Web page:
Complex numbers resolve this problem by segregating the discrepancy and reducing it to an imaginary unit i, where i^2 = -1. If you can agree to the definition of i, you can usefully model any square root of a negative number; if you recall that 1 is the multiplicative identity (1x = x), -1 can be considered to be something like the complex multiplicative identity. In other words, definining it axiomatically allows you to extrapolate the square root of arbitrary negative numbers using real numbers and i. In this way, the complex numbers extend the real numbers and encompass them.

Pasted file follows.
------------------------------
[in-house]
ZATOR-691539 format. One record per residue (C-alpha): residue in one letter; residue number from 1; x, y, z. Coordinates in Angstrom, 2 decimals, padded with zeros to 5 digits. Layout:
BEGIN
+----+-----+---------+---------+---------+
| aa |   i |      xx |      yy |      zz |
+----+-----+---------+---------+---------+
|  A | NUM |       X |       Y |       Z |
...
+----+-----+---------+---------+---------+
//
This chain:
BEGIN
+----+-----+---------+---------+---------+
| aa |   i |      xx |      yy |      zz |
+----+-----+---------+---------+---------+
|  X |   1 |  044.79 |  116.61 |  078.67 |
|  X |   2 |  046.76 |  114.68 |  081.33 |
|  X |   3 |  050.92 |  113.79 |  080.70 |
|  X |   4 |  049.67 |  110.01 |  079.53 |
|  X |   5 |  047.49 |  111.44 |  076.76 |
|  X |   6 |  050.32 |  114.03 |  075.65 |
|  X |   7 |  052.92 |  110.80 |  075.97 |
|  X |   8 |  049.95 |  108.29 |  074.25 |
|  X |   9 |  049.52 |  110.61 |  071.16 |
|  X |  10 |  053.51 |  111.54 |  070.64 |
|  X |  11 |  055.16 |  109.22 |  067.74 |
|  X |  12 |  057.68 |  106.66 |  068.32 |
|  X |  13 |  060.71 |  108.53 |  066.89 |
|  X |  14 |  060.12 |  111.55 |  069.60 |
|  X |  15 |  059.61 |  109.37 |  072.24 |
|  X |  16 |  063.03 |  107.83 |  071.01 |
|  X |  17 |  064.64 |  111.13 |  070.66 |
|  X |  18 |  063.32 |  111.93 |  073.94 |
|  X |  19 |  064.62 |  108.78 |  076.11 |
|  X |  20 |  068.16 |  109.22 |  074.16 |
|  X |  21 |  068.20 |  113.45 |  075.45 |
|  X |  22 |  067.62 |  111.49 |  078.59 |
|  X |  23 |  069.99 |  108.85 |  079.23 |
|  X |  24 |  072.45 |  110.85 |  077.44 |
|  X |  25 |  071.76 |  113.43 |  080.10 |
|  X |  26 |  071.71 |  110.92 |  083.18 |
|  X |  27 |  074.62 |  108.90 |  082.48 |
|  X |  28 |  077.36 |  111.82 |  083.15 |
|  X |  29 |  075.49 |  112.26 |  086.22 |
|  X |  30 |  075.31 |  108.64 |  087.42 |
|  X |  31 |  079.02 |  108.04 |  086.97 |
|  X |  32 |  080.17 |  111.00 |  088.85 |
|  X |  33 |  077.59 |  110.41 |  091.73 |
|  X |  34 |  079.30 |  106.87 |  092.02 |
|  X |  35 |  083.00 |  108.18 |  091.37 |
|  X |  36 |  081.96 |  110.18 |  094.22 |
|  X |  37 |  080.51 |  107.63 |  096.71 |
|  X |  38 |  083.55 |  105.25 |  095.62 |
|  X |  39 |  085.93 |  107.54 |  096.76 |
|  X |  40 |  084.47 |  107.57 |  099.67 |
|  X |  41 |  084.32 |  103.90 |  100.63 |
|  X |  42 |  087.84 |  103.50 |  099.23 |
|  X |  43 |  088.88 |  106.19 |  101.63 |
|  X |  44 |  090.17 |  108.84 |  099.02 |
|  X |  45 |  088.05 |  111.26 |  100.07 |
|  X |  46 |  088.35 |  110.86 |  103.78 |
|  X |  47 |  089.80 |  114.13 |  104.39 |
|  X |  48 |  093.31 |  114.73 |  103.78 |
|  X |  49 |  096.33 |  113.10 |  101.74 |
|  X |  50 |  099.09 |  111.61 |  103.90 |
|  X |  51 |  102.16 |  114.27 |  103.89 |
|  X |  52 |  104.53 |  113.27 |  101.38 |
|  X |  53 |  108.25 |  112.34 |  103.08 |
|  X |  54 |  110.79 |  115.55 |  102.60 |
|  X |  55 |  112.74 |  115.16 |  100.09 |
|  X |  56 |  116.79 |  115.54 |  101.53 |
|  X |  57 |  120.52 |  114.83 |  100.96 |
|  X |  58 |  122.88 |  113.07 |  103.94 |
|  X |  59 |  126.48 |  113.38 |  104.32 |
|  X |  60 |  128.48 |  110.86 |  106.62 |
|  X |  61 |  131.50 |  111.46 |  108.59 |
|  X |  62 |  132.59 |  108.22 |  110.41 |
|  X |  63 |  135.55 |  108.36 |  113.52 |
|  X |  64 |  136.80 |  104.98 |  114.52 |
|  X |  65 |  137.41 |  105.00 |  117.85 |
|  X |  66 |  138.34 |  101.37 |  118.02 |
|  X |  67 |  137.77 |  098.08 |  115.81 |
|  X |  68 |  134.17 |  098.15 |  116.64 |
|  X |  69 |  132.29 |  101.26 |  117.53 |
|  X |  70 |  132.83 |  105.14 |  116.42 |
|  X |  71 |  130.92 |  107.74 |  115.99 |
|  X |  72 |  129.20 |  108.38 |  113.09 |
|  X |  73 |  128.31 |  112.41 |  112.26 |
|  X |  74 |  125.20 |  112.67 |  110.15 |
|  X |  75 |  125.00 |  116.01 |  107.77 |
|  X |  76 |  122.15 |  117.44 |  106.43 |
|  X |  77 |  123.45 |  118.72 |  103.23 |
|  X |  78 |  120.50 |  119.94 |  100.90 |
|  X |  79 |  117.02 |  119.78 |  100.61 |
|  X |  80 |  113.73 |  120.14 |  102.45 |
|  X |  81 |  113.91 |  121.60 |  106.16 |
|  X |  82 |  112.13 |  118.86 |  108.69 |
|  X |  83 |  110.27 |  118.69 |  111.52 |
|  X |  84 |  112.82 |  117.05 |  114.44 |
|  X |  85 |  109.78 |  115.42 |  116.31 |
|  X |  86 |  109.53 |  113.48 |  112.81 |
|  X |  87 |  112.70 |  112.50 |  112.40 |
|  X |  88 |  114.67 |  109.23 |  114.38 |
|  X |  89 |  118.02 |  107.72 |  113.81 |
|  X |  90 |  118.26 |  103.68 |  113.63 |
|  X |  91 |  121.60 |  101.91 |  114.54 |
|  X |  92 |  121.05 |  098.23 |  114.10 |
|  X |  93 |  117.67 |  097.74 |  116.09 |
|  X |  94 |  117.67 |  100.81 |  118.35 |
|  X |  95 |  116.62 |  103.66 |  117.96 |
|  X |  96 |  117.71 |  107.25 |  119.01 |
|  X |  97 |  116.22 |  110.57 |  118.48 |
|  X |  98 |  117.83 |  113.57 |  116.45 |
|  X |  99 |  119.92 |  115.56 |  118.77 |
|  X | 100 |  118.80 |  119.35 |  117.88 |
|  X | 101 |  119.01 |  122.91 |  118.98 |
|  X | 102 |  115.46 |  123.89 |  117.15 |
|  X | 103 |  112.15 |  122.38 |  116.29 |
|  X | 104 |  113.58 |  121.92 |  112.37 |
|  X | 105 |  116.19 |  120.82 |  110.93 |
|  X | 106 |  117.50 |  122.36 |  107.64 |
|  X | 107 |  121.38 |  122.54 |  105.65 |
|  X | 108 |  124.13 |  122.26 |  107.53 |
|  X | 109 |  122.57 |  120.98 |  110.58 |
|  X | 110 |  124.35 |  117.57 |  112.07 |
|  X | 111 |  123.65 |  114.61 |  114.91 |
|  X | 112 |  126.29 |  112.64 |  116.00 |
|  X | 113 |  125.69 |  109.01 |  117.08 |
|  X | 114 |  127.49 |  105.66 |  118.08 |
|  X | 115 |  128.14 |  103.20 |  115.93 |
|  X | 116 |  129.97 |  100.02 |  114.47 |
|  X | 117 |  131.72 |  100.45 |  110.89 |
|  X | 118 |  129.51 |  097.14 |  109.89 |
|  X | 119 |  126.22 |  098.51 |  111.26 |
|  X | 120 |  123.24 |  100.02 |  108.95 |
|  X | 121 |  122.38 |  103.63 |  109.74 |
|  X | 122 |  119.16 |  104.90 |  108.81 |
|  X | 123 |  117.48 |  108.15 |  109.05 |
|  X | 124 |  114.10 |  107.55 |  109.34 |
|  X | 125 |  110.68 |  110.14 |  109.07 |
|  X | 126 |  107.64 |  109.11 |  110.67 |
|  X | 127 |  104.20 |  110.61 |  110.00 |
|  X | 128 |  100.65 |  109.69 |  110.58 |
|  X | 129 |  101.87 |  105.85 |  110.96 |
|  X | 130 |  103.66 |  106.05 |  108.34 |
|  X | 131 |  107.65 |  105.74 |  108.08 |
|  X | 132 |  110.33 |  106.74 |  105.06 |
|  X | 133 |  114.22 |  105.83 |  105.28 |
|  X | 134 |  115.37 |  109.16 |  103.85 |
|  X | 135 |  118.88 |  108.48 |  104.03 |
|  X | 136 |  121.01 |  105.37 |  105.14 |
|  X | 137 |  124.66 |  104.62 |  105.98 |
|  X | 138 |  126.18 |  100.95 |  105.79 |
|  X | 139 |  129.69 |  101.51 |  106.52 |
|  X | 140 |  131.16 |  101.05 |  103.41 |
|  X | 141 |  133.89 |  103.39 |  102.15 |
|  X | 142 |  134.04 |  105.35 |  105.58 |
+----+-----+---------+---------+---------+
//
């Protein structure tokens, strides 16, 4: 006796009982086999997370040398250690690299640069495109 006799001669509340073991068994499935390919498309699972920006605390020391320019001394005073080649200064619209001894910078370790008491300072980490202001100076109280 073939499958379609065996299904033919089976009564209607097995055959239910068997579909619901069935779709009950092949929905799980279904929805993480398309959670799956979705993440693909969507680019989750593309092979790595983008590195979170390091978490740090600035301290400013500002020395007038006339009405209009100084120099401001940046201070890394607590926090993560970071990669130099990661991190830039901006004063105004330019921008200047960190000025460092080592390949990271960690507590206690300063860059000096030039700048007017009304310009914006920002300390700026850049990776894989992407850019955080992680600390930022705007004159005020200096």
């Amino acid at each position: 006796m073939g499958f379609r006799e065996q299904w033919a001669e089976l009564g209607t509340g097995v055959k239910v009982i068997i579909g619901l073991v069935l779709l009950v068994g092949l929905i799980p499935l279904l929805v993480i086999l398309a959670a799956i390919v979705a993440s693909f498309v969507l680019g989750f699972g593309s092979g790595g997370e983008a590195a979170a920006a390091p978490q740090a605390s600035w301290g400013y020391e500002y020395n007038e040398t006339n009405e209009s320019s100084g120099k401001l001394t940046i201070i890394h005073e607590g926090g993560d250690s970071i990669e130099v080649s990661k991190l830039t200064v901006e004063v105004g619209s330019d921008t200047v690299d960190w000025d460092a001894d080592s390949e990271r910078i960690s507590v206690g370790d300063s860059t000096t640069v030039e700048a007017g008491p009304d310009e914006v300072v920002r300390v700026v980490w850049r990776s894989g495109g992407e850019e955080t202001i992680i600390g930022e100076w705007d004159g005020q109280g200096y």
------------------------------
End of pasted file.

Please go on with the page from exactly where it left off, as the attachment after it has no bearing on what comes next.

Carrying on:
If you’re with me so far, this next part might improve your intuition. A complex number is typically written z = a + bi, where a and b are real numbers and i is the imaginary square root of -1. This is presumably what you’re familiar with. For the complex number z, we have a real part, a, and the imaginary part, b. More formally, Re(z) = a and Im(z) = b. Instead of reasoning about complex numbers using this form, you can instead represent them as ordered pairs of the form (a,b), where a and b are real numbers and the same real and imaginary parts of z, respectively. This form doesn’t represent i explicitly, which might be more straightforward to understand. Moreover, complex numbers of the form (a,b) can be modeled as points in a plane, because they are coordinates.